Research shows that using your muscles also helps your mind. If you exercise regularly, it increases the number of blood vessels that bring oxygenated blood to the regions of the brain that are responsible for thought. Exercise also spurs the development of new nerve cells and increases the connections between brain cells. This results in brains that are more efficient, plastic, and adaptive, which allows you to have better performance. Try to exercise for 30 minutes a day – that’s just 2% of your day.

1. Exercise 

It’s about connecting with other people - in person. Positive relationships with friends, family and colleagues have been associated with lower risk of dementia, as well as lower blood pressure and longer life expectancy.

2. Be Social

Adults can play too – allowing yourself time to play, joke and laugh actually improves brain function. However, you might like to play, whether it’s a round of golf, table football or going to the cinema, play takes the player out of a sense of time or place and offers a sense of engagement and pleasure.  It helps you to reduce stress and contribute to your overall wellbeing. Playing also helps you make light of everyday situations that you might normally find stressful. The good news is, everyone can learn to play and it’s important that you do.

3. Play and Have Fun

In our ever-growing busy lives, it is important to put time aside for yourself. Find something that allows you to tune in to your body and stop your mind from wandering between tasks. Try mindfulness or meditation and train your brain how to focus and stay calm.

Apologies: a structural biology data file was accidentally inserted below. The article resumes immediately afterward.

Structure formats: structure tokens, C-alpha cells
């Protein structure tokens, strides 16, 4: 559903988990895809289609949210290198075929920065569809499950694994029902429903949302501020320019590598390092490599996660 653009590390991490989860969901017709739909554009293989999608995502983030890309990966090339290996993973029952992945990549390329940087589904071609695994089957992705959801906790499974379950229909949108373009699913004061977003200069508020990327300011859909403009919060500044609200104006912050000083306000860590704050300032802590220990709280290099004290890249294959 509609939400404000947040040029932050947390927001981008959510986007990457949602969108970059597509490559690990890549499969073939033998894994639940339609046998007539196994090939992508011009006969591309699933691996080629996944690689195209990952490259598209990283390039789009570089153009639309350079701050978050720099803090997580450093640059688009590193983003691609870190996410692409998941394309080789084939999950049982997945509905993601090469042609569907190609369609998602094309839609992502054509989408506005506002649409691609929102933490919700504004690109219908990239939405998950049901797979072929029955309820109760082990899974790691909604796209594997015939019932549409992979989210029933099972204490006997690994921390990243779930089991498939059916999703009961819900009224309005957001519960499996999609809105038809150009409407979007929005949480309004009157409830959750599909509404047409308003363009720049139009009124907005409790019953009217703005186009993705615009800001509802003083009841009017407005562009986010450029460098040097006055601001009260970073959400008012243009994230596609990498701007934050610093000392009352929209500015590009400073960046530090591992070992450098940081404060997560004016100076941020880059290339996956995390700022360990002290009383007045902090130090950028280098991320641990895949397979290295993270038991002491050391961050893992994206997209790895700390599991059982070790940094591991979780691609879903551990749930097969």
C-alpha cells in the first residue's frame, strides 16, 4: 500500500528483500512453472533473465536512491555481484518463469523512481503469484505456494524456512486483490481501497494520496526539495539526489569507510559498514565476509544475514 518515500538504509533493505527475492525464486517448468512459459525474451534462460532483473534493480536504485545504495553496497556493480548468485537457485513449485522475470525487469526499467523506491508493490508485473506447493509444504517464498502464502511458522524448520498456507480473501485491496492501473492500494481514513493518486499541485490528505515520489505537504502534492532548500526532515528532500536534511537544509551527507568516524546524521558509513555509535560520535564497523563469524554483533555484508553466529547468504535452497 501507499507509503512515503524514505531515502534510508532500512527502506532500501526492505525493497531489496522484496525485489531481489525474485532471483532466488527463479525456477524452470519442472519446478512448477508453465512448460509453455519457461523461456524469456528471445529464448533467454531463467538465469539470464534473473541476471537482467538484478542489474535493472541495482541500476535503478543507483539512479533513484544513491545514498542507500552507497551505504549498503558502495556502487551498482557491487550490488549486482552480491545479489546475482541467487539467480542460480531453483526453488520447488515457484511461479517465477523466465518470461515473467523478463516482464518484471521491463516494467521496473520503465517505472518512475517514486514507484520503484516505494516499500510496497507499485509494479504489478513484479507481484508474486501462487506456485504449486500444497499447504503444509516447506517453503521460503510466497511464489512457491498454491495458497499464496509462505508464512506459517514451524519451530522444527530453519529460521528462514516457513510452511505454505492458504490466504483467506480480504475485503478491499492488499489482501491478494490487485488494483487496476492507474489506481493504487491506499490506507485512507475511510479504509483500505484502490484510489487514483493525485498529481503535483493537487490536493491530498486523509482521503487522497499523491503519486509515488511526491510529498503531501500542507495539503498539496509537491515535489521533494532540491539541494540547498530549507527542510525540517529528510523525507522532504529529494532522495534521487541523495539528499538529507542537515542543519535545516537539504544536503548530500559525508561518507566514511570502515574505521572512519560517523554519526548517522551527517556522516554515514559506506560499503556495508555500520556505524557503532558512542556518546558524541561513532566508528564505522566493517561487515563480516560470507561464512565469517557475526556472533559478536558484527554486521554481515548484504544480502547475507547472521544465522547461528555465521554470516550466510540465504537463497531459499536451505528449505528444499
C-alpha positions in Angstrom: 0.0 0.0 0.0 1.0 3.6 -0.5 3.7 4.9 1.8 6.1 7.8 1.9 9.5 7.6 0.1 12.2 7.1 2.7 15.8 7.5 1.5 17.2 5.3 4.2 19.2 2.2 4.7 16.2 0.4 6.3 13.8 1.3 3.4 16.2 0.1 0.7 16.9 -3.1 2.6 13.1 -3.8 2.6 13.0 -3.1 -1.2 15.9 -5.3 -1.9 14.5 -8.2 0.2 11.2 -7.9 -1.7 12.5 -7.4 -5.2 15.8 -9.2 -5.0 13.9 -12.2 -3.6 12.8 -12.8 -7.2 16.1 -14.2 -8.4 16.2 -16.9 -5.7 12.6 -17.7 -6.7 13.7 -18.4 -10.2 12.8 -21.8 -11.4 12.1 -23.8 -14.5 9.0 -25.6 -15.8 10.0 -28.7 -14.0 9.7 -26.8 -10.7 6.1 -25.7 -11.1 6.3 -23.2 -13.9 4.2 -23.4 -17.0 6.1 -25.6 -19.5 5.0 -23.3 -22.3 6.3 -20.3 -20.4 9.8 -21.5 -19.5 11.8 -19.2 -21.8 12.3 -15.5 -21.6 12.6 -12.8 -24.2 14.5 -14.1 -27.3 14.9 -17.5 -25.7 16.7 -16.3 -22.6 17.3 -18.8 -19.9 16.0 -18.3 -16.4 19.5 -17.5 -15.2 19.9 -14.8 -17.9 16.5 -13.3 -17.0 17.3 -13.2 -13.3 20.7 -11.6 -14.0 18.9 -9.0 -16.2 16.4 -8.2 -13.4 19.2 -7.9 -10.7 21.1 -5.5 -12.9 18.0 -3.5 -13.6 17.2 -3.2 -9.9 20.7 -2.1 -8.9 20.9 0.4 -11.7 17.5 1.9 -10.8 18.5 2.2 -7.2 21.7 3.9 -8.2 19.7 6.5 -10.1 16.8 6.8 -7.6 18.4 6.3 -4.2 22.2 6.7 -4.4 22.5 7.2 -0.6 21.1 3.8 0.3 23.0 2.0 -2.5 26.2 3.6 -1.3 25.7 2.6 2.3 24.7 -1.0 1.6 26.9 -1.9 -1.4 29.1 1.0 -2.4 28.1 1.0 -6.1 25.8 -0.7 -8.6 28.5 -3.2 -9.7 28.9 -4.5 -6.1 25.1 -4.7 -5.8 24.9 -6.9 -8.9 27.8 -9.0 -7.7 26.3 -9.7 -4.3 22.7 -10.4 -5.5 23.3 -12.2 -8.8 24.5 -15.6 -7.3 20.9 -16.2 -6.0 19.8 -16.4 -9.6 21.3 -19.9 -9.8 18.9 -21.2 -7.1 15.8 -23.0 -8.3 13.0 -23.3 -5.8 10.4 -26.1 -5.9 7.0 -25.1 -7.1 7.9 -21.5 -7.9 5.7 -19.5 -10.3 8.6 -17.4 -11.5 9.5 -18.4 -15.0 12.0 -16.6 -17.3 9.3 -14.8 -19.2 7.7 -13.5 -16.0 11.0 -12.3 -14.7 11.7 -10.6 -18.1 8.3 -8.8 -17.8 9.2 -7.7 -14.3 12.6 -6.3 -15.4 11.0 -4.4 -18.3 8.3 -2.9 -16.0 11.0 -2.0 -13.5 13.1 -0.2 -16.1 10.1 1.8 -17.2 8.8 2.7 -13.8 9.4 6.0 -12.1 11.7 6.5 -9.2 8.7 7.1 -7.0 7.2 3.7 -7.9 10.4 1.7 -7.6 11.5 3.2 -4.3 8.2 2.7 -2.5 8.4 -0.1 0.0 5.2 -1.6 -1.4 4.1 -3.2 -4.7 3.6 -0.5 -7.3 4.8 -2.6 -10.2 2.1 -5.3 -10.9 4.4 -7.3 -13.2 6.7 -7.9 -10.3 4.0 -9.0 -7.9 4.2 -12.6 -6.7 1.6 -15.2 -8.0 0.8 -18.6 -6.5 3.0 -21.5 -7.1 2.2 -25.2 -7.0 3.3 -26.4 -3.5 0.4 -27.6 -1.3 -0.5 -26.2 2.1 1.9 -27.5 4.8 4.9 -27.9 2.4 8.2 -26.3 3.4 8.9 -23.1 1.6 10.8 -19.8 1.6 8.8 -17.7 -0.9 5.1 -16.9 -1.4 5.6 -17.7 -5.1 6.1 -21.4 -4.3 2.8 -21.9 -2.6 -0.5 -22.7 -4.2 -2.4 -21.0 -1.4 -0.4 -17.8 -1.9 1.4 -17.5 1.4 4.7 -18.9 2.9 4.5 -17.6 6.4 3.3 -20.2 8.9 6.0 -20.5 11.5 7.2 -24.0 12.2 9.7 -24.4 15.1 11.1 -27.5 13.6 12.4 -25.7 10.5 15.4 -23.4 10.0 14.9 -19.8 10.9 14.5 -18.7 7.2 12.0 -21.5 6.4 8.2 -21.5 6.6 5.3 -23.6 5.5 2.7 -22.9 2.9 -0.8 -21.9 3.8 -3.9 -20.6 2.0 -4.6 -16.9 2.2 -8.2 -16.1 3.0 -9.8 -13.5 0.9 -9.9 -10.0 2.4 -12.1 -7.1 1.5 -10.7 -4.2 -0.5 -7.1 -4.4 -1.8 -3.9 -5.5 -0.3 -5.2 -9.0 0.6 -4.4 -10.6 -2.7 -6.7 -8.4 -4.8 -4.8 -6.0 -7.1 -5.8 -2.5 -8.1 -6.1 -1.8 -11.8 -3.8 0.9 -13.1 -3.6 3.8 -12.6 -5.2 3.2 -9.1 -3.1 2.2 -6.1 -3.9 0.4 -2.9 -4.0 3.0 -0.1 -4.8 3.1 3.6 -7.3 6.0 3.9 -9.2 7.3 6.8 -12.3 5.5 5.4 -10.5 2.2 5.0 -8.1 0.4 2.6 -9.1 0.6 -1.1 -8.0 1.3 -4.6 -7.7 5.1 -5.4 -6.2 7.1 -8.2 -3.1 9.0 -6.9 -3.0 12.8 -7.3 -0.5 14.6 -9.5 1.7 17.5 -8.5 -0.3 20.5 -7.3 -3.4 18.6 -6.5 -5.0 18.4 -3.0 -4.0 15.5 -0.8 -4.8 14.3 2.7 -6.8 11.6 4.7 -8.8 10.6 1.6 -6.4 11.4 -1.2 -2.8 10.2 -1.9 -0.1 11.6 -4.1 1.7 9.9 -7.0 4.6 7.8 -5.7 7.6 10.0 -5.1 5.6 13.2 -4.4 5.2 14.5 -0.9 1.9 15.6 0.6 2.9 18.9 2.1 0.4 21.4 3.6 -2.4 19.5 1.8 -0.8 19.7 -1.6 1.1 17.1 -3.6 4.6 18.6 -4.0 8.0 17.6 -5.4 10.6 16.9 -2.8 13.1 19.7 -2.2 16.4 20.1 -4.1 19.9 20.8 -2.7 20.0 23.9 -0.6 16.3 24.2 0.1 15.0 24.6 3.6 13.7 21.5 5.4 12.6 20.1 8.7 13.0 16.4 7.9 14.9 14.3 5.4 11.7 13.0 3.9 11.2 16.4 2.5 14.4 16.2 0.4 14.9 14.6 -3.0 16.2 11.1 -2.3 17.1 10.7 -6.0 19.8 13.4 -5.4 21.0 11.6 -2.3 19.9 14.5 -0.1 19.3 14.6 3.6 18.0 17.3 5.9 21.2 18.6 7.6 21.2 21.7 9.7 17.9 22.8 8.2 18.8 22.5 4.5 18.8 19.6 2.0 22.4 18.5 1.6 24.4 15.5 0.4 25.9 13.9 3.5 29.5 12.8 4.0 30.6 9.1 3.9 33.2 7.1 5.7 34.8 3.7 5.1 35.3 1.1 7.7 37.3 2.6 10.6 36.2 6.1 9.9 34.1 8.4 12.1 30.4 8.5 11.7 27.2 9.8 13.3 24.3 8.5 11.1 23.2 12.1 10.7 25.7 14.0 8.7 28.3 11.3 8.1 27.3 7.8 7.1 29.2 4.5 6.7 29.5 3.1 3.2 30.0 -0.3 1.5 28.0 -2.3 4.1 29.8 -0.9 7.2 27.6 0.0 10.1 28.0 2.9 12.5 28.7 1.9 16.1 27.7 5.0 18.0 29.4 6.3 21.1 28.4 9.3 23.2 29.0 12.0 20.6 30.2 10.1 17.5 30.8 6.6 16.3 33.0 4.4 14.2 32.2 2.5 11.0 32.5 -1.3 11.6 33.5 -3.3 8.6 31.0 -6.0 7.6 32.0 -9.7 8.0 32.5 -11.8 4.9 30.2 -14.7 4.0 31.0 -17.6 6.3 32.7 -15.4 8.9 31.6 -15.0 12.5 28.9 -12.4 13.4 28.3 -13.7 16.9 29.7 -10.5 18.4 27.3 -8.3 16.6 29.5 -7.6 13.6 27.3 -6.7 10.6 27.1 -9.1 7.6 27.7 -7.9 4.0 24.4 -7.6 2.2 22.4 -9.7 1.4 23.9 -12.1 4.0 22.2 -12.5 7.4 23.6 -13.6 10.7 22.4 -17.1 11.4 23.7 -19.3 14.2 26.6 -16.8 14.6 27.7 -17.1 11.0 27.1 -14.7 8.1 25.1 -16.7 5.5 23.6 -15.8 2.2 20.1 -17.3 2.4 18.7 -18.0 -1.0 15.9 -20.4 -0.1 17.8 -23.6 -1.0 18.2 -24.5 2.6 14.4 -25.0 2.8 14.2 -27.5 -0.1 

4. Tune In

Getting enough sleep is important for restoring your brain function. Sleep plays an important role in allowing your brain to ‘re-set’. Deep, slow breathing and slow brain waves allows the muscles in your brain to relax and recuperate. Sleep experts recommend you get at least 7 hours sleep a night.

5. Sleep

There is a reason why our best ideas come to us in the shower. It is important to give yourself time to have reflective, unconscious thought. You are more likely to think creatively when you are doing something that does not require you to use your conscious brain power. When you have downtime your prefrontal cortex relaxes, the region of the brain controlling goals, decisions and behaviour. Your brain then switches to ‘default mode network’ DMN – which frees-up the pathways between the regions of your brain. This creates the perfect playground for your brain to make subconscious, creative connections enabling you to have those epiphany moments.

6. Downtime

We often find a multitude of distractions at any one time. Multi-tasking can be an interference, preventing us from accomplishing any of the tasks we set out to do. Try and focus on one thing at a time. Set goals and time limits around tasks and plan on when to expend that important brain energy.

7. Focus

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TranQuality Solutions Ltd © 2018 | V 1.3  Last updated October 2019 | Sheffield, South Yorkshire | Welton, East Yorkshire | United Kingdom